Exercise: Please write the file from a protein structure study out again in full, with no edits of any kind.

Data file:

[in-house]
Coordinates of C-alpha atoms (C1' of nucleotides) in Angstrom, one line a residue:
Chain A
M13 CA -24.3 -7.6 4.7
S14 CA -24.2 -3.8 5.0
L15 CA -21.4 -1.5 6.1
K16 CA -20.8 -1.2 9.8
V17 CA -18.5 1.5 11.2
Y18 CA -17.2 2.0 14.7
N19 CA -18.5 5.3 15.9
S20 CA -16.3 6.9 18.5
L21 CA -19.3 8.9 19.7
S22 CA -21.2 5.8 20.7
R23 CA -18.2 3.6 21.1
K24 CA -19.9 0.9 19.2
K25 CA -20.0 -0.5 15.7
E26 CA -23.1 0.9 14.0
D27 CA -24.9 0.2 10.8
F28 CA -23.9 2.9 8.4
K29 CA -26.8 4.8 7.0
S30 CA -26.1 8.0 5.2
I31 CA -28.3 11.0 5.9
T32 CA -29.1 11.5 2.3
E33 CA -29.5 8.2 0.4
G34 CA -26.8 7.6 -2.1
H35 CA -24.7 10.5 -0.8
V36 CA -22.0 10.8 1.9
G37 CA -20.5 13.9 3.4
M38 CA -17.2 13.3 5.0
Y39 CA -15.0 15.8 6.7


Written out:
[in-house]
Coordinates of C-alpha atoms (C1' of nucleotides) in Angstrom, one line a residue:
Chain A
M13 CA -24.3 -7.6 4.7
S14 CA -24.2 -3.8 5.0
L15 CA -21.4 -1.5 6.1
K16 CA -20.8 -1.2 9.8
V17 CA -18.5 1.5 11.2
Y18 CA -17.2 2.0 14.7
N19 CA -18.5 5.3 15.9
S20 CA -16.3 6.9 18.5
L21 CA -19.3 8.9 19.7
S22 CA -21.2 5.8 20.7
R23 CA -18.2 3.6 21.1
K24 CA -19.9 0.9 19.2
K25 CA -20.0 -0.5 15.7
E26 CA -23.1 0.9 14.0
D27 CA -24.9 0.2 10.8
F28 CA -23.9 2.9 8.4
K29 CA -26.8 4.8 7.0
S30 CA -26.1 8.0 5.2
I31 CA -28.3 11.0 5.9
T32 CA -29.1 11.5 2.3
E33 CA -29.5 8.2 0.4
G34 CA -26.8 7.6 -2.1
H35 CA -24.7 10.5 -0.8
V36 CA -22.0 10.8 1.9
G37 CA -20.5 13.9 3.4
M38 CA -17.2 13.3 5.0
Y39 CA -15.0 15.8 6.7